3 words that reveal how incredibly out of touch Congress is on sexual harassment

congress harassment vote rep clyburn response_00011102
congress harassment vote rep clyburn response_00011102

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    Rep. Clyburn contrasts Rep. Conyers, Hollywood

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Rep. Clyburn contrasts Rep. Conyers, Hollywood 01:41

(CNN)Here's the scene: A Washington Post reporter asks Democratic Reps. Cedric Richmond of Louisiana and Jim Clyburn of South Carolina why they -- and their colleagues -- have been comparatively slow to call for the resignation of embattled Michigan Democrat John Conyers amid a series of sexual harassment allegations. Richmond asks for examples. The reporter names Harvey Weinstein, Kevin Spacey and Matt Lauer. Clyburn, who is the third-ranking Democrat in the House, turns to Richmond and asks sarcastically: "Who elected them?"

Who. Elected. Them.
Those three words tell you absolutely everything you need to know about why people like Weinstein, Spacey and Lauer were forced to resign or fired almost immediately after revelations about their inappropriate conduct emerged while the likes of Conyers and Sen. Al Franken, the Minnesota Democrat -- not to mention Alabama Senate candidate Roy Moore, a Republican -- remain in Congress or in a race for Senate.
There's a massive sense of entitlement among (most) members of Congress. Most times, you can't see it. When the chips are down, however, it rears its ugly head.
    At the heart of Clyburn's dismissive response is a) he doesn't think he needs to answer questions from a reporter as he's waiting for an elevator and b) he doesn't see any real comparison between Conyers' plight (or that of any member of Congress) and that of someone like Weinstein or Lauer.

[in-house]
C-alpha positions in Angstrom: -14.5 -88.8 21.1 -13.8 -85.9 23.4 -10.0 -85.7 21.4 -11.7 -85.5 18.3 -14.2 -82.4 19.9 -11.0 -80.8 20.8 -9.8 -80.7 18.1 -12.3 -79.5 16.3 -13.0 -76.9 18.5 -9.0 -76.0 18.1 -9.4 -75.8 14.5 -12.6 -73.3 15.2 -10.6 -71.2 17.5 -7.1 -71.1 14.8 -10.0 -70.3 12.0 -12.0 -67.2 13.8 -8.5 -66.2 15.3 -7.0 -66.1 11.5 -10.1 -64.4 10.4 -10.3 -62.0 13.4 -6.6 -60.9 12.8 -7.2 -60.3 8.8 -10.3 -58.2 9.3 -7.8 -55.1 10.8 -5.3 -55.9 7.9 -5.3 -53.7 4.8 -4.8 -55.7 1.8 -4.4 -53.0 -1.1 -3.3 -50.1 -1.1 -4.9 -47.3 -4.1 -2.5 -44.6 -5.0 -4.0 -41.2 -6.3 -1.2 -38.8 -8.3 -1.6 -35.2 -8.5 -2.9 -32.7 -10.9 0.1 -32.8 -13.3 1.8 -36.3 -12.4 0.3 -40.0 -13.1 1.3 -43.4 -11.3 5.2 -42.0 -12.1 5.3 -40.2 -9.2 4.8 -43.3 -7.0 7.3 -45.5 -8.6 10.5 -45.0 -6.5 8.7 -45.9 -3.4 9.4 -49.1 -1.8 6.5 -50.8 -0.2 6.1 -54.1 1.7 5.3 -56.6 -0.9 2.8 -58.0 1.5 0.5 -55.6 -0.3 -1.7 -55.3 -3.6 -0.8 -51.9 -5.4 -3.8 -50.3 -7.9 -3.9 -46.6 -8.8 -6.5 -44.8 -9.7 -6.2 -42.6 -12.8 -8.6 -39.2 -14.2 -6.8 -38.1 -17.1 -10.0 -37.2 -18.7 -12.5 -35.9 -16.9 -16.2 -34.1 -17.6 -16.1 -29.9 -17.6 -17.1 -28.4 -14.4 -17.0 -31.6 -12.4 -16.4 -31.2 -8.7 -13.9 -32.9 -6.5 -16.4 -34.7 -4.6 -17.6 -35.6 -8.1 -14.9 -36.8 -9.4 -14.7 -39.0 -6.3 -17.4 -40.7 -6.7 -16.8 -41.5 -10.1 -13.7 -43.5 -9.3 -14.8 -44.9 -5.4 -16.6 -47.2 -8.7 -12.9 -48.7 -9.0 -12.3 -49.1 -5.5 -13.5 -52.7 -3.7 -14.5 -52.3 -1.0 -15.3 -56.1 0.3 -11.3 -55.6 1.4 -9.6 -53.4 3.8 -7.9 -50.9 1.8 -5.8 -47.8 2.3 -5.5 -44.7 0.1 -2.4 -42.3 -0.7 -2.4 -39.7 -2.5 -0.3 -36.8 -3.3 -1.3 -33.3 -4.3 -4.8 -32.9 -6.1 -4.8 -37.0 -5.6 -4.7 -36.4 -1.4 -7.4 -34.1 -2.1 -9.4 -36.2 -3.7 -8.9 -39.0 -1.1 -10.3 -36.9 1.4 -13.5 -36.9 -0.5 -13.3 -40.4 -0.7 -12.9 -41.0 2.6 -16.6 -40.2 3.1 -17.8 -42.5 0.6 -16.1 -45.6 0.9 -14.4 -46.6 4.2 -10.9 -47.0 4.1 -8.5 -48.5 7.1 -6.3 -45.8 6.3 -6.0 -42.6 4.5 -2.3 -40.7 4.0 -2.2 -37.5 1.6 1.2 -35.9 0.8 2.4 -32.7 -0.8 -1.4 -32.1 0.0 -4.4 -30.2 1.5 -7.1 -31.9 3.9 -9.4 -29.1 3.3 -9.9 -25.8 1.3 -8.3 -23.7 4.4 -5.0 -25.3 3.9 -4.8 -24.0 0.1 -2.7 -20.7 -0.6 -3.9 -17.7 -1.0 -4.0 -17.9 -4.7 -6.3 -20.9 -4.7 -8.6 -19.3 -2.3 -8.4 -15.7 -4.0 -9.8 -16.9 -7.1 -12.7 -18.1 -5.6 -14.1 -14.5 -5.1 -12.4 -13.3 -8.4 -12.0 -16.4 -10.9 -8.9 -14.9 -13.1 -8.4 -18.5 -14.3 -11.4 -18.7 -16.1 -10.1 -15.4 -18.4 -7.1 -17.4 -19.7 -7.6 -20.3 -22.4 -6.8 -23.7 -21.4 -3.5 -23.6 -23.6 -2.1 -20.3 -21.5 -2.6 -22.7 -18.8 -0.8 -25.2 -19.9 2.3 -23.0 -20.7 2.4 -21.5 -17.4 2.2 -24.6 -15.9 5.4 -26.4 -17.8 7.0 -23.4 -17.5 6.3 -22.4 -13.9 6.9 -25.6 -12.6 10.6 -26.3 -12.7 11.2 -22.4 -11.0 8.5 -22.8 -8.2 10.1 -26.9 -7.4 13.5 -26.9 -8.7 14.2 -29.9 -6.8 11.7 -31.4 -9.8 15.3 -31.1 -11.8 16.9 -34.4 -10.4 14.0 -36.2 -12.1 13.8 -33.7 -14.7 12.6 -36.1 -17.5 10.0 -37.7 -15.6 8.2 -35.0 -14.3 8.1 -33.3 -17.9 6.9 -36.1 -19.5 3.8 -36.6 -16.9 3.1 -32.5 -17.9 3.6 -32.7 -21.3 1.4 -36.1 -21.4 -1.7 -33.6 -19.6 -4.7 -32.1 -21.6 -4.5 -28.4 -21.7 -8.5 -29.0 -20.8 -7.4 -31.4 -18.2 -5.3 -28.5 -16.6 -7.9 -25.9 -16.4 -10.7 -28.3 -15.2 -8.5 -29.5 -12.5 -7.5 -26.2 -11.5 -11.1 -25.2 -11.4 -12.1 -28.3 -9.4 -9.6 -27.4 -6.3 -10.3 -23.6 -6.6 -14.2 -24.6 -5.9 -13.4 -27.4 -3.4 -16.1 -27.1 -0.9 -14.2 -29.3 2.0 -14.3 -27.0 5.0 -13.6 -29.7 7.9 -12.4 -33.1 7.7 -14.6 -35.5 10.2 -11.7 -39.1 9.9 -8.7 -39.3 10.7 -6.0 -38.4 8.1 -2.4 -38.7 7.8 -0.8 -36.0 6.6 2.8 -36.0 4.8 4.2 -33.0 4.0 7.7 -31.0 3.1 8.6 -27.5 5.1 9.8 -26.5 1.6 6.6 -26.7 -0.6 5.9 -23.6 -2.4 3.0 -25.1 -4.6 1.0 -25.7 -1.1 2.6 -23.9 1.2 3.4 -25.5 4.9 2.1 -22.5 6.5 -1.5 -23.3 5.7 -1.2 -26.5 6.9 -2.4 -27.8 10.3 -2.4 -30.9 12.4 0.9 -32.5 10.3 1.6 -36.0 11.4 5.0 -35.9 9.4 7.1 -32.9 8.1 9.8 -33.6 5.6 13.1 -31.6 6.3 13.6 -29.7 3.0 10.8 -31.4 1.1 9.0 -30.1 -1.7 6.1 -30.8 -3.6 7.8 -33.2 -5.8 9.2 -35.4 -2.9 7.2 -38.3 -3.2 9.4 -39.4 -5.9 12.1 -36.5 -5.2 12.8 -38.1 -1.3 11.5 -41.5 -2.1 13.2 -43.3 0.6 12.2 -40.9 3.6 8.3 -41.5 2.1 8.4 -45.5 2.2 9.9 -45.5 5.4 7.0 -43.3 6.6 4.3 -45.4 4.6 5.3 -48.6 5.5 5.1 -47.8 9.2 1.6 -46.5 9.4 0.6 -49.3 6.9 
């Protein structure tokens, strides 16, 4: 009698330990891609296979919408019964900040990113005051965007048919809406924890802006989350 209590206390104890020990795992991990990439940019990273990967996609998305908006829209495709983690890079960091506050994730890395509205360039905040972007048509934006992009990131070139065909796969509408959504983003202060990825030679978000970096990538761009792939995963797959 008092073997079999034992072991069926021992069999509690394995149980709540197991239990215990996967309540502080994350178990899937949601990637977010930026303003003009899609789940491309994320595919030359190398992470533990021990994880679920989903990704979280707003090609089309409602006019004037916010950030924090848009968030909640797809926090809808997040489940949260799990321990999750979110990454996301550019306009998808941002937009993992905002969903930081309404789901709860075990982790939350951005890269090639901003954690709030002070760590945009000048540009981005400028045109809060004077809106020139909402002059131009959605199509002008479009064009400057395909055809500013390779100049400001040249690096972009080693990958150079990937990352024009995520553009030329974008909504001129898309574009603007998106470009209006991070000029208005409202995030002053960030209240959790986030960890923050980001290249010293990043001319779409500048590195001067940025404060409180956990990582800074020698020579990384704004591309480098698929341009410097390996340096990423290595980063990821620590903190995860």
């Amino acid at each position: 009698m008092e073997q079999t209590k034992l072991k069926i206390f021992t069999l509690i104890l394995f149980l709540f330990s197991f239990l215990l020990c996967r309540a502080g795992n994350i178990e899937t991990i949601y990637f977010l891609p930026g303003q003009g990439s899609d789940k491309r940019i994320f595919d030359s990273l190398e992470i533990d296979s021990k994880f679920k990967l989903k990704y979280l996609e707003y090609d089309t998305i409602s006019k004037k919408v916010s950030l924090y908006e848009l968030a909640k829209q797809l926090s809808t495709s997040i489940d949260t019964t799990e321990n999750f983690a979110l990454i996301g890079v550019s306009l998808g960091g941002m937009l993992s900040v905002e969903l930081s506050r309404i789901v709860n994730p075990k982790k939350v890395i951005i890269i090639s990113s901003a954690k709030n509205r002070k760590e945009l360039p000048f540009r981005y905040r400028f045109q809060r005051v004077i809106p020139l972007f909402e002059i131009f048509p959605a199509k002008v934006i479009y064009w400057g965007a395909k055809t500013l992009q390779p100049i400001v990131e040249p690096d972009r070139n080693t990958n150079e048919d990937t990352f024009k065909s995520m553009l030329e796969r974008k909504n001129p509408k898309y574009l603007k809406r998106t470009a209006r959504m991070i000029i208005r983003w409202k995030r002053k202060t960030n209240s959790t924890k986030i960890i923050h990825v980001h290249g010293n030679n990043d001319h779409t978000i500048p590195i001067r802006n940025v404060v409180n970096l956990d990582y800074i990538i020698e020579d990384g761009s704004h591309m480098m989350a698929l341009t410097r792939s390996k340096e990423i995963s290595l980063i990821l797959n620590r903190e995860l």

Clyburn, like the vast majority of elected officials, believes that having won the votes of the public grants them a special sort of status when it comes to these sorts of scandals.
    "Politicians are essentially self-employed," explained Republican pollster Neil Newhouse. "They are up for review only in even-numbered years, usually in November. That's a small window for firing folks. And most people would be averse to firing themselves, especially politicians."
    Added one senior Democratic pollster, granted anonymity to speak candidly about his own party: "At the end of the day, politicians can use the 'out' -- 'I will let the voters decide,' and the nature of politics (and politicians) allows this to happen."
    It's how Moore continues to soldier on in Alabama despite the fact that he faces allegations from several women that he pursued sexual relationships with them when they were between 14 and 19 years old and he was in his early 30s. It's how Franken continues to stick by an I-take-lots-of-pictures-with-lots-of-people defense even as the number of women who accuse him of groping them rises. And it's how Conyers, who faces a series of allegations of sexual harassment, not only continues to hang onto his job but remains defiant about calls for him to resign.
    "She sure as hell won't be the one to tell the congressman to leave," Conyers' attorney Arnold Reed said of House Minority leader Nancy Pelosi, who called on the Michigan Democrat to resign just five days after praising him as an "icon" in an interview with NBC's Chuck Todd. (Clyburn, too, has reversed course from his initial annoyance at being questioned over Conyers, according to CNN's reporting, and now is calling on Conyers to resign.)
    Those reversals are rightly understood as two long-serving members of Congress seeing which way the wind is blowing. The reporting on Conyers suggests that this isn't an isolated indiscretion but rather a pattern of behavior. The maneuvers of Pelosi and Clyburn on Thursday are best understood as getting off the tracks before the train runs over you.
    Which is fine. Politicians do political things. But no matter what Clyburn says today, it doesn't change what he said on Wednesday. Or what that tells us about how he -- and lots of his colleagues -- think.
    And, to put it mildly, it's not a great look.